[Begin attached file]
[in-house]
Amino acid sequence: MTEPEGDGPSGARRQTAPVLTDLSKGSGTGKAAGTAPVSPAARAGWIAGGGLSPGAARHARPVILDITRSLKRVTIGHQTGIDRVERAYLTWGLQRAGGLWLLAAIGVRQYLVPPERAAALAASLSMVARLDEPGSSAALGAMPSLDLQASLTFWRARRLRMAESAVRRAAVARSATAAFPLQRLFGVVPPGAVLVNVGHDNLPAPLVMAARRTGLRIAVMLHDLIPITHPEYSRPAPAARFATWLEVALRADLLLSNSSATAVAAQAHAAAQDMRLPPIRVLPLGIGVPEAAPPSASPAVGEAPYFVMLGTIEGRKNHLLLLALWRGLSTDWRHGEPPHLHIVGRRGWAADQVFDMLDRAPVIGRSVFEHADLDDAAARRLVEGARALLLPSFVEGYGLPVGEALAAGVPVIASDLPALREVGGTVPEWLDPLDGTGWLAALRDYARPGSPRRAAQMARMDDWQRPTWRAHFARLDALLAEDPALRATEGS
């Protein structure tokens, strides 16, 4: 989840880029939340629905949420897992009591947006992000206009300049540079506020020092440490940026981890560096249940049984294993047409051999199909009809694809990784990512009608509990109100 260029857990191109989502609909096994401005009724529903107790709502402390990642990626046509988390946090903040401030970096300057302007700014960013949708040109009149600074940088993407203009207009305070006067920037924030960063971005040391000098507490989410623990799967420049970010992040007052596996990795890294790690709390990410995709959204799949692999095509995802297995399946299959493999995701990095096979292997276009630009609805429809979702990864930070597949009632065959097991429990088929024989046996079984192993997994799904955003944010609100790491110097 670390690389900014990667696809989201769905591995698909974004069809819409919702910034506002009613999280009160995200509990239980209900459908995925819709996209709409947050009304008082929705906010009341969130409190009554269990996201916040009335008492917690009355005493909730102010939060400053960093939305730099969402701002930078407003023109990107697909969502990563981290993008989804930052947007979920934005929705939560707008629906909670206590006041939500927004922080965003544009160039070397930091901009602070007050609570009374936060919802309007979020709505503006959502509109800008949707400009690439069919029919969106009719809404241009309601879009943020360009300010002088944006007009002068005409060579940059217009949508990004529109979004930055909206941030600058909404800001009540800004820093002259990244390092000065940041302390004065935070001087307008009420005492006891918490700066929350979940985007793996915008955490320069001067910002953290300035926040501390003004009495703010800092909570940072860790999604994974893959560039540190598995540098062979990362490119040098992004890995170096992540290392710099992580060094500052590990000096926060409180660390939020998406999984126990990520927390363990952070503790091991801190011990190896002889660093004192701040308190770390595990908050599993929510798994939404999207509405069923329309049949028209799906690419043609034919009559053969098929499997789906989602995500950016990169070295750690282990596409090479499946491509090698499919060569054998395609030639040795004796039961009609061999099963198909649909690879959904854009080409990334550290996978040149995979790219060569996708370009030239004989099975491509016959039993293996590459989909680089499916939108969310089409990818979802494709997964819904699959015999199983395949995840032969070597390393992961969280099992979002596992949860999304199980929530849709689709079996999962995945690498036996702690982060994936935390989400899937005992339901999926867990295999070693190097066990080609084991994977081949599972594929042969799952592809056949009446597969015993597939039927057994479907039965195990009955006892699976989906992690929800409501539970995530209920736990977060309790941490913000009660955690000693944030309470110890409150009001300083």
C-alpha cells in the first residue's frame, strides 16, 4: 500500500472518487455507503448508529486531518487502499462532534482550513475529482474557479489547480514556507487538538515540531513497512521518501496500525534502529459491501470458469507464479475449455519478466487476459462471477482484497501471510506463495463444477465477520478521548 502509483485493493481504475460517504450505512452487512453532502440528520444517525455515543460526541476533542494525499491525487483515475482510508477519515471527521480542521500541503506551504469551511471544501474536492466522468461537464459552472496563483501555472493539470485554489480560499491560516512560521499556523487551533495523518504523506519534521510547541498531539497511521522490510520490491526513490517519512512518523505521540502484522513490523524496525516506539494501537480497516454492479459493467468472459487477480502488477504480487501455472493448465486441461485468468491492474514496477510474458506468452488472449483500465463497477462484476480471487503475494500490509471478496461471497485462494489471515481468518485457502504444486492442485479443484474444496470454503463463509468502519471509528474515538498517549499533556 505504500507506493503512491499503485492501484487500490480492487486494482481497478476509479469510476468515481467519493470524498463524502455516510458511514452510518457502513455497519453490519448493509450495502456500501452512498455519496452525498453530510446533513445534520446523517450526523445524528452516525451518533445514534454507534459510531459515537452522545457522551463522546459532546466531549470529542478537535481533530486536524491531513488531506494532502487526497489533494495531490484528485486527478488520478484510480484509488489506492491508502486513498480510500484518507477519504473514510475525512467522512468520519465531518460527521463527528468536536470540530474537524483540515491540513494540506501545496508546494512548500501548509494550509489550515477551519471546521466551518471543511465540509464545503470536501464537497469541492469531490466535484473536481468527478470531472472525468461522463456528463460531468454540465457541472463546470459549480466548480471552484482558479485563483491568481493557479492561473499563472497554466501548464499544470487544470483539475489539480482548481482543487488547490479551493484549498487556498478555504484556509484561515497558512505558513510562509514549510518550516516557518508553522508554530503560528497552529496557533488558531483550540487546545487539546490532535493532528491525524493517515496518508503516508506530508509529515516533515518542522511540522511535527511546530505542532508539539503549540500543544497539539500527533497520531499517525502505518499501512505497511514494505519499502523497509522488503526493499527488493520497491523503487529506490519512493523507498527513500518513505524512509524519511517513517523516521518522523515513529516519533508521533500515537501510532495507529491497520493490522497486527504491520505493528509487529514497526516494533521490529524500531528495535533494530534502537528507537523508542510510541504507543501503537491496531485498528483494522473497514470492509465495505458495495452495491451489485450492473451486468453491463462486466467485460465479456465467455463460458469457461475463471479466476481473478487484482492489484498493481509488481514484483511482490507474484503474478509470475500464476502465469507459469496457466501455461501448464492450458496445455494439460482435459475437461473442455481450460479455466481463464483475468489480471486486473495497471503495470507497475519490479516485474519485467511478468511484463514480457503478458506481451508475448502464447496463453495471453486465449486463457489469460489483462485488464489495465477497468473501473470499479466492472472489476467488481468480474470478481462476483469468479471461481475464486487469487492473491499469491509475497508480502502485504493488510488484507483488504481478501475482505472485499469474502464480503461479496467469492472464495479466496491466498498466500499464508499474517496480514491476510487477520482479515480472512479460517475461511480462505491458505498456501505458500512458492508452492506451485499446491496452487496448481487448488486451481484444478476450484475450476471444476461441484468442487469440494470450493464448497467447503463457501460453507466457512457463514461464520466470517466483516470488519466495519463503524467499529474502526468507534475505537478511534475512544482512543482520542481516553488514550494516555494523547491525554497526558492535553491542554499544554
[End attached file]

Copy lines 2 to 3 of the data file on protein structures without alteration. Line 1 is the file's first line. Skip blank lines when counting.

Amino acid sequence: MTEPEGDGPSGARRQTAPVLTDLSKGSGTGKAAGTAPVSPAARAGWIAGGGLSPGAARHARPVILDITRSLKRVTIGHQTGIDRVERAYLTWGLQRAGGLWLLAAIGVRQYLVPPERAAALAASLSMVARLDEPGSSAALGAMPSLDLQASLTFWRARRLRMAESAVRRAAVARSATAAFPLQRLFGVVPPGAVLVNVGHDNLPAPLVMAARRTGLRIAVMLHDLIPITHPEYSRPAPAARFATWLEVALRADLLLSNSSATAVAAQAHAAAQDMRLPPIRVLPLGIGVPEAAPPSASPAVGEAPYFVMLGTIEGRKNHLLLLALWRGLSTDWRHGEPPHLHIVGRRGWAADQVFDMLDRAPVIGRSVFEHADLDDAAARRLVEGARALLLPSFVEGYGLPVGEALAAGVPVIASDLPALREVGGTVPEWLDPLDGTGWLAALRDYARPGSPRRAAQMARMDDWQRPTWRAHFARLDALLAEDPALRATEGS
């Protein structure tokens, strides 16, 4: 989840880029939340629905949420897992009591947006992000206009300049540079506020020092440490940026981890560096249940049984294993047409051999199909009809694809990784990512009608509990109100 260029857990191109989502609909096994401005009724529903107790709502402390990642990626046509988390946090903040401030970096300057302007700014960013949708040109009149600074940088993407203009207009305070006067920037924030960063971005040391000098507490989410623990799967420049970010992040007052596996990795890294790690709390990410995709959204799949692999095509995802297995399946299959493999995701990095096979292997276009630009609805429809979702990864930070597949009632065959097991429990088929024989046996079984192993997994799904955003944010609100790491110097 670390690389900014990667696809989201769905591995698909974004069809819409919702910034506002009613999280009160995200509990239980209900459908995925819709996209709409947050009304008082929705906010009341969130409190009554269990996201916040009335008492917690009355005493909730102010939060400053960093939305730099969402701002930078407003023109990107697909969502990563981290993008989804930052947007979920934005929705939560707008629906909670206590006041939500927004922080965003544009160039070397930091901009602070007050609570009374936060919802309007979020709505503006959502509109800008949707400009690439069919029919969106009719809404241009309601879009943020360009300010002088944006007009002068005409060579940059217009949508990004529109979004930055909206941030600058909404800001009540800004820093002259990244390092000065940041302390004065935070001087307008009420005492006891918490700066929350979940985007793996915008955490320069001067910002953290300035926040501390003004009495703010800092909570940072860790999604994974893959560039540190598995540098062979990362490119040098992004890995170096992540290392710099992580060094500052590990000096926060409180660390939020998406999984126990990520927390363990952070503790091991801190011990190896002889660093004192701040308190770390595990908050599993929510798994939404999207509405069923329309049949028209799906690419043609034919009559053969098929499997789906989602995500950016990169070295750690282990596409090479499946491509090698499919060569054998395609030639040795004796039961009609061999099963198909649909690879959904854009080409990334550290996978040149995979790219060569996708370009030239004989099975491509016959039993293996590459989909680089499916939108969310089409990818979802494709997964819904699959015999199983395949995840032969070597390393992961969280099992979002596992949860999304199980929530849709689709079996999962995945690498036996702690982060994936935390989400899937005992339901999926867990295999070693190097066990080609084991994977081949599972594929042969799952592809056949009446597969015993597939039927057994479907039965195990009955006892699976989906992690929800409501539970995530209920736990977060309790941490913000009660955690000693944030309470110890409150009001300083």